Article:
Mentions: As the aberrant ERK activation is considered as an important signature in the EMT-associated invasion process, as well as the expression of ZEB1, TWIST1 and MMP2 in in vitro model, we assumed that the status of E-cadherin and ERK is an applicable index to represent the EMT-associated phenotypes in NSCLCs. To validate this idea, we analyzed the expression pattern of E-cadherin and phospho-ERK1/2 in 34 tissue specimens of NSCLC patients to assess the relationship between loss of E-cadherin and the extent of activated ERK1/2. In normal lung tissues, E-cadherin expression was distinct, whereas phospho-ERK1/2 staining was not observed in the normal epithelial cells (Fig. 7A). In cancer tissues, the staining patterns of E-cadherin and phospho-ERK1/2 appeared to be more complicated. Like normal tissues, tumor cells exhibited well-organized epithelial phenotypes, showing close cell-to-cell adhesion and abundant expression of E-cadherin (Fig. 7B). As similar as shown in a previous report [16], however, a close examination revealed that loss of E-cadherin expression frequently observed at the locally advancing marginal regions of tumors, wherein “detachment of small cell clusters” [16] was observed (Fig. 7B, red square boxes). Of note, E-cadherin expression was partially or completely lost in ‘detaching tumor cells’ (Fig. 7B, arrows) and ‘isolated tumor cells’ (Fig. 7B, arrowheads), which is consistent with the case of ‘disseminating tumor cells’ at the invasive tumor fronts [16]. When the tumor marginal regions (22 cases) were more closely examined, loss of E-cadherin was observed in all of the disseminating tumor cells (e.g. detaching tumor cells and isolated tumor cells). Of note, the disseminating tumor cells appeared to lose cell polarity and orientation, indicating EMT phenotypes. In agreement with a previous study [16], our observation suggested that the loss of E-cadherin at the invasive tumor fronts, which is accompanied by acquisition of mesenchyme-like phenotypes, might be necessary for the early stage of metastasis, including dissociation, invasion and migration.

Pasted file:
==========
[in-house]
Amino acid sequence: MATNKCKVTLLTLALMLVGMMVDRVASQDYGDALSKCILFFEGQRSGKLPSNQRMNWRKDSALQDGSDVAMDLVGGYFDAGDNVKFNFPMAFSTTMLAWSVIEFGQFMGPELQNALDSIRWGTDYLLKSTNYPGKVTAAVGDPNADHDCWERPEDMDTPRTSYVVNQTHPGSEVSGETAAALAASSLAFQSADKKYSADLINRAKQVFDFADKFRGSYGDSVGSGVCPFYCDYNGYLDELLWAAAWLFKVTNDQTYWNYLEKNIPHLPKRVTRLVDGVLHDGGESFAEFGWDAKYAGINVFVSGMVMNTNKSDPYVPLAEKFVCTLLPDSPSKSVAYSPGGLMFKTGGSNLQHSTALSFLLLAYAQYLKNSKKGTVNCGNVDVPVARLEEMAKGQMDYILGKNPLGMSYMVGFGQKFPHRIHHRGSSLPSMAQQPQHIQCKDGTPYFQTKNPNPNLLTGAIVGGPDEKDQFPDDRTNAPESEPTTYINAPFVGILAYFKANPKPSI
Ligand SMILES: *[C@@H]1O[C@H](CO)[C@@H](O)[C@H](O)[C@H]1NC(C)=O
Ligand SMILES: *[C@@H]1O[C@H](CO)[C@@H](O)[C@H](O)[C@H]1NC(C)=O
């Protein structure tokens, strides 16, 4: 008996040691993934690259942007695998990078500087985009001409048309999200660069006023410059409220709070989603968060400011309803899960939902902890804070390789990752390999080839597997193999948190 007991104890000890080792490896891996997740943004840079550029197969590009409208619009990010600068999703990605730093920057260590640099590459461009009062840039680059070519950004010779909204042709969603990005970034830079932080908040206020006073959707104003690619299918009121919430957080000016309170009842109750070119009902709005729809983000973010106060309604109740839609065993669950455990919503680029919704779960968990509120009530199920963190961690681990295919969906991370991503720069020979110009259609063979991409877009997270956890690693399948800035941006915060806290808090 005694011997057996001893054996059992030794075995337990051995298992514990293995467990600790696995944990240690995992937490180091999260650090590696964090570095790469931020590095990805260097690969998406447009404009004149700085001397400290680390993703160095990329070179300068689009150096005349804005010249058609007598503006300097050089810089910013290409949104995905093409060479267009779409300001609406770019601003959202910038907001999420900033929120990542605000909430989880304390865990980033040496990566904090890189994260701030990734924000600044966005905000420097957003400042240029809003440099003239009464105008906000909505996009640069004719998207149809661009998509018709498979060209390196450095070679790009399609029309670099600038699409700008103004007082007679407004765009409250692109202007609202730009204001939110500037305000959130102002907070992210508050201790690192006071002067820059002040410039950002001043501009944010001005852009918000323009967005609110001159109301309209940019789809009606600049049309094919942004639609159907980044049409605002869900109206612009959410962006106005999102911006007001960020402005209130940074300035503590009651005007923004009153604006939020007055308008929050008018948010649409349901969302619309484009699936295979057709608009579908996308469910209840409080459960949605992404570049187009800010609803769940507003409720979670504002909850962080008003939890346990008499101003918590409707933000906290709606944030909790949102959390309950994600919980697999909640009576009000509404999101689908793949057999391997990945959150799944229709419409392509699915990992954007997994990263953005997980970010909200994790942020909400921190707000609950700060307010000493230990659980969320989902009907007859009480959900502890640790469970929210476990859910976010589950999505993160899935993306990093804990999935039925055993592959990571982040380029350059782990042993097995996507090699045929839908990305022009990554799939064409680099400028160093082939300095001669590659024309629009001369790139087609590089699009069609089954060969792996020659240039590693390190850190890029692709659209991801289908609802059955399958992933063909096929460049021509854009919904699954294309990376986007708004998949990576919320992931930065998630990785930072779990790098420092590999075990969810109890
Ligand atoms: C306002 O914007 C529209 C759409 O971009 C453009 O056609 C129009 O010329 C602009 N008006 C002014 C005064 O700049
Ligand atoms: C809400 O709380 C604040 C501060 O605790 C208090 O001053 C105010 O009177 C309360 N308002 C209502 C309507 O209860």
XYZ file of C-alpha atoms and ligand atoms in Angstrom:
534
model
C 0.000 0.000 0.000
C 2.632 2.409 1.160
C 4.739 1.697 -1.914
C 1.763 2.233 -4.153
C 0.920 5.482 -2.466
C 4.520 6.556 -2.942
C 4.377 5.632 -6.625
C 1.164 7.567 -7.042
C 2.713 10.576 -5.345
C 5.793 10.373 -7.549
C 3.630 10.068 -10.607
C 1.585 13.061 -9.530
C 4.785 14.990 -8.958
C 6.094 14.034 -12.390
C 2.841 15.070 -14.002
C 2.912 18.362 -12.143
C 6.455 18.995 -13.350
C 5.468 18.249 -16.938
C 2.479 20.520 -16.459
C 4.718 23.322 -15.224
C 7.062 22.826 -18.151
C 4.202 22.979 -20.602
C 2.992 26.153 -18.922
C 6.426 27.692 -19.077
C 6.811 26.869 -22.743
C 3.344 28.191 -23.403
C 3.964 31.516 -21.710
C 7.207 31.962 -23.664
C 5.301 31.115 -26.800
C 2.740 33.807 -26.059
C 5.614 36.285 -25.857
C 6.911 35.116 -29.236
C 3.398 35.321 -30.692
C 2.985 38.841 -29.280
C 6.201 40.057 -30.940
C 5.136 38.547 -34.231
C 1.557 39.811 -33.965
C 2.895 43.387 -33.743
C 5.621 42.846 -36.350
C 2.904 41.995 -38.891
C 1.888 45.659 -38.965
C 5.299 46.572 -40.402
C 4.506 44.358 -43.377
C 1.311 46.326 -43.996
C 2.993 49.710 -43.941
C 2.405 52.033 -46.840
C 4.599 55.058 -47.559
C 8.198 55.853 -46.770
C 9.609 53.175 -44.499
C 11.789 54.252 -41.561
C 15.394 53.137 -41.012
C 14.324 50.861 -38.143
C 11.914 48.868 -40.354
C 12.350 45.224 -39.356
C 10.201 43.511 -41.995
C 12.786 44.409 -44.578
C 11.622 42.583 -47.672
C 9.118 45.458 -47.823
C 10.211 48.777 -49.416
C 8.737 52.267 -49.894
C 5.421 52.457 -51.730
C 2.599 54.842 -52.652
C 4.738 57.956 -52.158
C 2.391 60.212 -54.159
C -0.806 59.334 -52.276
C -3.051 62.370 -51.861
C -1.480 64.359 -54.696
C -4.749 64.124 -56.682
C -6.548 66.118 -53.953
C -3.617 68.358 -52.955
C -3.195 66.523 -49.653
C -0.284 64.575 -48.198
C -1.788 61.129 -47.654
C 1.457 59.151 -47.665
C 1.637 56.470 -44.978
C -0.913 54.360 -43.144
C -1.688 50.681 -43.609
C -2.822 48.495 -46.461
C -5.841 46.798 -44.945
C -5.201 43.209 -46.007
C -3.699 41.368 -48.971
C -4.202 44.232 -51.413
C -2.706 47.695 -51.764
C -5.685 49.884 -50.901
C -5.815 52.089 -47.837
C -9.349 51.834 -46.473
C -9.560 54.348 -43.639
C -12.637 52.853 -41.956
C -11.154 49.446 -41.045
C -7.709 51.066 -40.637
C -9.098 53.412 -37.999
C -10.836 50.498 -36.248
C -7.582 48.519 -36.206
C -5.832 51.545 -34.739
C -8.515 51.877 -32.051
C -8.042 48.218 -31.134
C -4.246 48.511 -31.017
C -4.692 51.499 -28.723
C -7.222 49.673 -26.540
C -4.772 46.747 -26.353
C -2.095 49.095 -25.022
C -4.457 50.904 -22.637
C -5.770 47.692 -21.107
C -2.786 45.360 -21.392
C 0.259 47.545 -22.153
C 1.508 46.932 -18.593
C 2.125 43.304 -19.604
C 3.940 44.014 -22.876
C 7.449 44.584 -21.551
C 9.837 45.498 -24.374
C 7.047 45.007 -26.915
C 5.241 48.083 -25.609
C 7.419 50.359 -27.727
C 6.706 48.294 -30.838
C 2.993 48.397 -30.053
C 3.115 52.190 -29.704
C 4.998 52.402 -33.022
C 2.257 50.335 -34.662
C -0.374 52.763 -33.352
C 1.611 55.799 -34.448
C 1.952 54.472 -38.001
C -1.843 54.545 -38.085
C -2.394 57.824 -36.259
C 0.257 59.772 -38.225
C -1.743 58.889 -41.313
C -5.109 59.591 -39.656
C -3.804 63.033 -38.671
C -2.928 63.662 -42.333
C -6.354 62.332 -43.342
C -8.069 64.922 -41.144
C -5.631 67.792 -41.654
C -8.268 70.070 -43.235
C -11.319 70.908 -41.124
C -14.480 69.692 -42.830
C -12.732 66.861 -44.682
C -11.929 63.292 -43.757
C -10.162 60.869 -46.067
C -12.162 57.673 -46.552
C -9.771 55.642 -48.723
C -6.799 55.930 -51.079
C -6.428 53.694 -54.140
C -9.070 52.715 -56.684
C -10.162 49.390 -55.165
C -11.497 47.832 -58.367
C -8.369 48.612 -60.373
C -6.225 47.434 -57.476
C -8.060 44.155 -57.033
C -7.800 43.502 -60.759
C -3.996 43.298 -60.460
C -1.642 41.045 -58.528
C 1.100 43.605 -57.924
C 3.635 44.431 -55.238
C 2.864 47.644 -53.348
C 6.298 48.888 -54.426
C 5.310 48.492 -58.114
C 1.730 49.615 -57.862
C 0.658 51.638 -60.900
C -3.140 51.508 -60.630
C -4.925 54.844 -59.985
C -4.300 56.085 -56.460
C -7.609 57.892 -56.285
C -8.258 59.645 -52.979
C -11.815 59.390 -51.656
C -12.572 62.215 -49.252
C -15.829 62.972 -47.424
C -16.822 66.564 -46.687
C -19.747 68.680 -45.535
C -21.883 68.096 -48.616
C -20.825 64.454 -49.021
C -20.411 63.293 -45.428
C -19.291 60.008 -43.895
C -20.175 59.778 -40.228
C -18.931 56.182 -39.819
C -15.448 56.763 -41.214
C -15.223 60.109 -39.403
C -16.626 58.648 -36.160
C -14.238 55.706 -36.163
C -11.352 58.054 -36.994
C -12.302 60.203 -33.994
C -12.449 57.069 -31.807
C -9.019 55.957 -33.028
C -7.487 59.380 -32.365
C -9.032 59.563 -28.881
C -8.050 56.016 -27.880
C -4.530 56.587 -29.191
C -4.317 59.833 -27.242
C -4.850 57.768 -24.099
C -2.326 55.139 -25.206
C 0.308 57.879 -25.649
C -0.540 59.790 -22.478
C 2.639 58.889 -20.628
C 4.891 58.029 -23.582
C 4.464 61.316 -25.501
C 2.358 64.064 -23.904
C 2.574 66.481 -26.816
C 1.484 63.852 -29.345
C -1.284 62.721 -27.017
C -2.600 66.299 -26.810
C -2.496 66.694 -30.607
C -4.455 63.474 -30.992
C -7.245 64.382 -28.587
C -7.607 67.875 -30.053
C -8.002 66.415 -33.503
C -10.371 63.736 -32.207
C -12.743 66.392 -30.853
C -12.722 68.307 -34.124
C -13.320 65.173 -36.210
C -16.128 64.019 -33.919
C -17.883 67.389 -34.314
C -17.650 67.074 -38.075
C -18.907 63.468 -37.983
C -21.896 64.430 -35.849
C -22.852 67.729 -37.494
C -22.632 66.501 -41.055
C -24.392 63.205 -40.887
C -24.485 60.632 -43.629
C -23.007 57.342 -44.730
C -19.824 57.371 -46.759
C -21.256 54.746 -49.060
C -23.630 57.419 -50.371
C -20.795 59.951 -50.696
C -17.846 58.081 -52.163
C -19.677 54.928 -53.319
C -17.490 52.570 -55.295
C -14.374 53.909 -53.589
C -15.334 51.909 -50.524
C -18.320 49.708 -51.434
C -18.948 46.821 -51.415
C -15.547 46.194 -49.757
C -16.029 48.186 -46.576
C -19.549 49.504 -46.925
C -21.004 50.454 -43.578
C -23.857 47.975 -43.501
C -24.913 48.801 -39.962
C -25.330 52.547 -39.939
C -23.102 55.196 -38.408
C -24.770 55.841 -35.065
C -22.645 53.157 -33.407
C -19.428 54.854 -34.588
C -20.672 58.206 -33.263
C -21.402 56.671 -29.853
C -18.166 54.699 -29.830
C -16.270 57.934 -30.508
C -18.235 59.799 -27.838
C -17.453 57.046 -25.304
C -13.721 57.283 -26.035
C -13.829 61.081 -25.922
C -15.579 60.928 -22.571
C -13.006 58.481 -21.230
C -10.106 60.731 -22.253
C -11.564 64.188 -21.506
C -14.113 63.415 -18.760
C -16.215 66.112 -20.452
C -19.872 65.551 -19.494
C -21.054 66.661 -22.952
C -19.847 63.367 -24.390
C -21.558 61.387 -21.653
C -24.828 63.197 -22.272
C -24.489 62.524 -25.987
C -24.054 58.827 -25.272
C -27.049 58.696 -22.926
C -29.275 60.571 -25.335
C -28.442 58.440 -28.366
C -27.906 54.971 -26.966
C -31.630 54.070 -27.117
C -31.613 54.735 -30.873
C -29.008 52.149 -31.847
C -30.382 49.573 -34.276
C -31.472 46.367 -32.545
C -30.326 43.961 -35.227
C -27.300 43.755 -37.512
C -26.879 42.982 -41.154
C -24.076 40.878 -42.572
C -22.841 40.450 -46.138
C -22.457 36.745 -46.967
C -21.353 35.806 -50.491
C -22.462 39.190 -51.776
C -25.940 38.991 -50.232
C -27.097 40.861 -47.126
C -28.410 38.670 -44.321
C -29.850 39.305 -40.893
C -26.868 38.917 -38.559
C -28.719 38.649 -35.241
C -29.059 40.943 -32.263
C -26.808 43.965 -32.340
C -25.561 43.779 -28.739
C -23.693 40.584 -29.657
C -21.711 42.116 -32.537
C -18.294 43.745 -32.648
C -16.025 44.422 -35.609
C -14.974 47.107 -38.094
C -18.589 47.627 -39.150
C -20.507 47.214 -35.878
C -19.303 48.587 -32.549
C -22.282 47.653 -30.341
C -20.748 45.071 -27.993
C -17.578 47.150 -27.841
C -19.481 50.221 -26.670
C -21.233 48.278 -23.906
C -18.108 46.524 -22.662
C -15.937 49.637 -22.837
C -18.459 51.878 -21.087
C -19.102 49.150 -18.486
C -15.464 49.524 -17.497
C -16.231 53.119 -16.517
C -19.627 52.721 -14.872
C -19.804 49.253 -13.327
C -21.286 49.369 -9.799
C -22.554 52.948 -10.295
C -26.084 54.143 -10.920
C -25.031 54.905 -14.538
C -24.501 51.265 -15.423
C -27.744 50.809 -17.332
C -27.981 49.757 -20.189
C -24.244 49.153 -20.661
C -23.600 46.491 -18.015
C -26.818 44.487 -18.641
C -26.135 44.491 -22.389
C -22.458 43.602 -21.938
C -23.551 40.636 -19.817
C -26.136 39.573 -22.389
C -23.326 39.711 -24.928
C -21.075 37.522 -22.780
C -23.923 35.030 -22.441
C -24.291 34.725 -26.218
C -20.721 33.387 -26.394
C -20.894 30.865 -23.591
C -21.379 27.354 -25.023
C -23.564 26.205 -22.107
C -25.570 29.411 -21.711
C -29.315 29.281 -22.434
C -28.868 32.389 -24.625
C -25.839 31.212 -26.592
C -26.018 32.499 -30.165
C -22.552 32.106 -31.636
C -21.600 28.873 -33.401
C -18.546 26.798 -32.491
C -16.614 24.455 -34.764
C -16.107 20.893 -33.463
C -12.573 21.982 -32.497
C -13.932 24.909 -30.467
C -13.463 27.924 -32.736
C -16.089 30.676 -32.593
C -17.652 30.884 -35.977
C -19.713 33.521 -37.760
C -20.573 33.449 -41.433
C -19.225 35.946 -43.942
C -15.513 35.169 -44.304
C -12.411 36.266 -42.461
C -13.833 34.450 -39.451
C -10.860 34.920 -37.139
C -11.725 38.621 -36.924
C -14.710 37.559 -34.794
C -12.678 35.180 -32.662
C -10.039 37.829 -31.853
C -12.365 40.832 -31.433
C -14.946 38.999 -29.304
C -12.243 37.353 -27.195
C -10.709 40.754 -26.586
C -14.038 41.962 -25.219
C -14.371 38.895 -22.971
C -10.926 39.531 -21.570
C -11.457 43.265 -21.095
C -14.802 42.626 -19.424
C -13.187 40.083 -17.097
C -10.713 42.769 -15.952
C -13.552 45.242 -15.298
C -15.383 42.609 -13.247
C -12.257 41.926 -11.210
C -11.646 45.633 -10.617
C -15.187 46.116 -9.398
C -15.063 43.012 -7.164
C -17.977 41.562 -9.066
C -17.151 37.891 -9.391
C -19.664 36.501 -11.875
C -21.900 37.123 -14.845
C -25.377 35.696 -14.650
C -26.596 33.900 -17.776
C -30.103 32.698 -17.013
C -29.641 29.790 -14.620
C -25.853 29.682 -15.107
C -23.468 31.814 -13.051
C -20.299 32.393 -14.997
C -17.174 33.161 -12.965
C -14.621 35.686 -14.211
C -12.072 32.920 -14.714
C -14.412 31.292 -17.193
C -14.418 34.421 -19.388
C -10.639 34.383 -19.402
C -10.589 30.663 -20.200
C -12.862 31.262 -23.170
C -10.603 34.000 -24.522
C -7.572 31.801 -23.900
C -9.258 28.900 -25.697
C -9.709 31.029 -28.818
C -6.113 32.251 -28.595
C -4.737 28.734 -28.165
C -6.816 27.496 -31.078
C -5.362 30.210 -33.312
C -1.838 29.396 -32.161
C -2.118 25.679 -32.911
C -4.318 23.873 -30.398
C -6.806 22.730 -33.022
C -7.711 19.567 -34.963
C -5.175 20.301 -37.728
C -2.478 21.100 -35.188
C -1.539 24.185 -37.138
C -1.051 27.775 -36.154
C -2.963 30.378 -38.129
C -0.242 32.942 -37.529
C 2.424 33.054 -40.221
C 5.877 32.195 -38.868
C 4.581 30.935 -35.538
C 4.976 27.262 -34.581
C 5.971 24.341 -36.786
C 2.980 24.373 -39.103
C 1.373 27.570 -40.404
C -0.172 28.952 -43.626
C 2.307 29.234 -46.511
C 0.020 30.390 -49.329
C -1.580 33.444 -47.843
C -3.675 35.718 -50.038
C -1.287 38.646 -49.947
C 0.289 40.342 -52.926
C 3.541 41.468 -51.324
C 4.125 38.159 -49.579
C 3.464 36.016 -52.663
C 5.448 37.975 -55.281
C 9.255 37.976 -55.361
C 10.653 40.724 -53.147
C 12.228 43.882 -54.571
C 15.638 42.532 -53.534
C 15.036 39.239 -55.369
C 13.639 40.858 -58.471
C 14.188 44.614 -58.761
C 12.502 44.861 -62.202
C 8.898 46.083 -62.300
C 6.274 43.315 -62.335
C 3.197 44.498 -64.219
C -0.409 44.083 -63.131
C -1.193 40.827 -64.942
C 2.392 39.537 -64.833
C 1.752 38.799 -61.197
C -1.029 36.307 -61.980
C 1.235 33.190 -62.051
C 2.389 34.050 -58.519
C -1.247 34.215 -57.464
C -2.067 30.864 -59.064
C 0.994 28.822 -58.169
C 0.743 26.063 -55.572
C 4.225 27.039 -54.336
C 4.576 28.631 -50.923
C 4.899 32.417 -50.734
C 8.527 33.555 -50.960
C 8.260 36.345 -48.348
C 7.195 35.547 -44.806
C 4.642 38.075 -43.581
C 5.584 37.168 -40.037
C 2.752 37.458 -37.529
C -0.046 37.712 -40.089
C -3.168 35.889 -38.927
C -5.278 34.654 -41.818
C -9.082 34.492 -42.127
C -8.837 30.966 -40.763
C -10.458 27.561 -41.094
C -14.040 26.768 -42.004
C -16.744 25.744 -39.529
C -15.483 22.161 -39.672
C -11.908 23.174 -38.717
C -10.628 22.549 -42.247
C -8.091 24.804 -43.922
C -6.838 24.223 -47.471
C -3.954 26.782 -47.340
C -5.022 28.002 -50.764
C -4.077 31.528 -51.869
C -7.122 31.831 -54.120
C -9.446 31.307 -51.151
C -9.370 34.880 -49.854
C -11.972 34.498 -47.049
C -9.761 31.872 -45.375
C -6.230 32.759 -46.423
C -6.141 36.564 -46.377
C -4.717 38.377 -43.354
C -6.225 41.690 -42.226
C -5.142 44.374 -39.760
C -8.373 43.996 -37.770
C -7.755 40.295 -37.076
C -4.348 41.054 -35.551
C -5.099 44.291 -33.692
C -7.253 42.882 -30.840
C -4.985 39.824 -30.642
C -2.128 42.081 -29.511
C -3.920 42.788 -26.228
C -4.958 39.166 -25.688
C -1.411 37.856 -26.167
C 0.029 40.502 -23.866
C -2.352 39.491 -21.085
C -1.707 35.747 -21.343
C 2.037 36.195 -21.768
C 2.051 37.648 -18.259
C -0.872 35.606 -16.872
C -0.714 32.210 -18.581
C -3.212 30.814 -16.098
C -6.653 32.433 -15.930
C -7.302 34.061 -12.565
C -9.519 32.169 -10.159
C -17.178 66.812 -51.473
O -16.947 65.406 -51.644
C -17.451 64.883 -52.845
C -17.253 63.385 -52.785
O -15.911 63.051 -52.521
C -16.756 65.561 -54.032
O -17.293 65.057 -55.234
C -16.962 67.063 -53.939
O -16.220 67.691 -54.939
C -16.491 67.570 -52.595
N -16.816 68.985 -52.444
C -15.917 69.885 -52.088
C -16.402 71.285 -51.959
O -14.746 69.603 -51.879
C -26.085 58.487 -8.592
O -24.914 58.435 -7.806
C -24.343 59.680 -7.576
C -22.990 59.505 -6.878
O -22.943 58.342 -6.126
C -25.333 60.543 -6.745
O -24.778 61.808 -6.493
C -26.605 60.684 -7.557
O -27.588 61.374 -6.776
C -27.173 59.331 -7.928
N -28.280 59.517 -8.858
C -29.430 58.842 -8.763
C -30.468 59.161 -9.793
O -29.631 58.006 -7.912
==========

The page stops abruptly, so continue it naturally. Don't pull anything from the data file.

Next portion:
Bottom Line: Loss of E-cadherin, a hallmark of epithelial-mesenchymal transition (EMT), can significantly affect metastatic dissemination.However, the molecular mechanism of EMT-associated metastatic dissemination by loss of E-cadherin still remains unclear in non-small cell lung cancers (NSCLCs).Consistently, ERK activation and loss of E-cadherin were both observed in the disseminating cancer cells at the invasive tumor fronts in NSCLS cancer tissues.

View Article: PubMed Central - PubMed

Affiliation: Department of Life Science, Sogang University, Seoul, Republic of Korea.

ABSTRACT
Loss of E-cadherin, a hallmark of epithelial-mesenchymal transition (EMT), can significantly affect metastatic dissemination. However, the molecular mechanism of EMT-associated metastatic dissemination by loss of E-cadherin still remains unclear in non-small cell lung cancers (NSCLCs). In the present study, we show that the knockdown of E-cadherin was sufficient to convert A549 NSCLC cells into mesenchymal type with the concurrent up-regulation of typical EMT inducers such as ZEB1 and TWIST1. Interestingly, the EMT-induced cells by E-cadherin depletion facilitate invasion in a matrix metalloproteinase-2 (MMP2)-dependent manner with aberrant activation of EGFR signaling. We demonstrated that the elevated invasiveness was a result of the activated EGFR-MEK/ERK signaling, which in turn leads to ZEB1 dependent MMP2 induction. These results suggest that the EGFR-MEK/ERK/ZEB1/MMP2 axis is responsible for promoted invasion in EMT-induced NSCLCs. Consistently, ERK activation and loss of E-cadherin were both observed in the disseminating cancer cells at the invasive tumor fronts in NSCLS cancer tissues. Thereby, these data suggest that the EGFR-MEK/ERK signaling would be a promising molecular target to control aberrant MMP2 expression and consequent invasion in the EMT-induced NSCSLs.

Show MeSH
Related in: MedlinePlus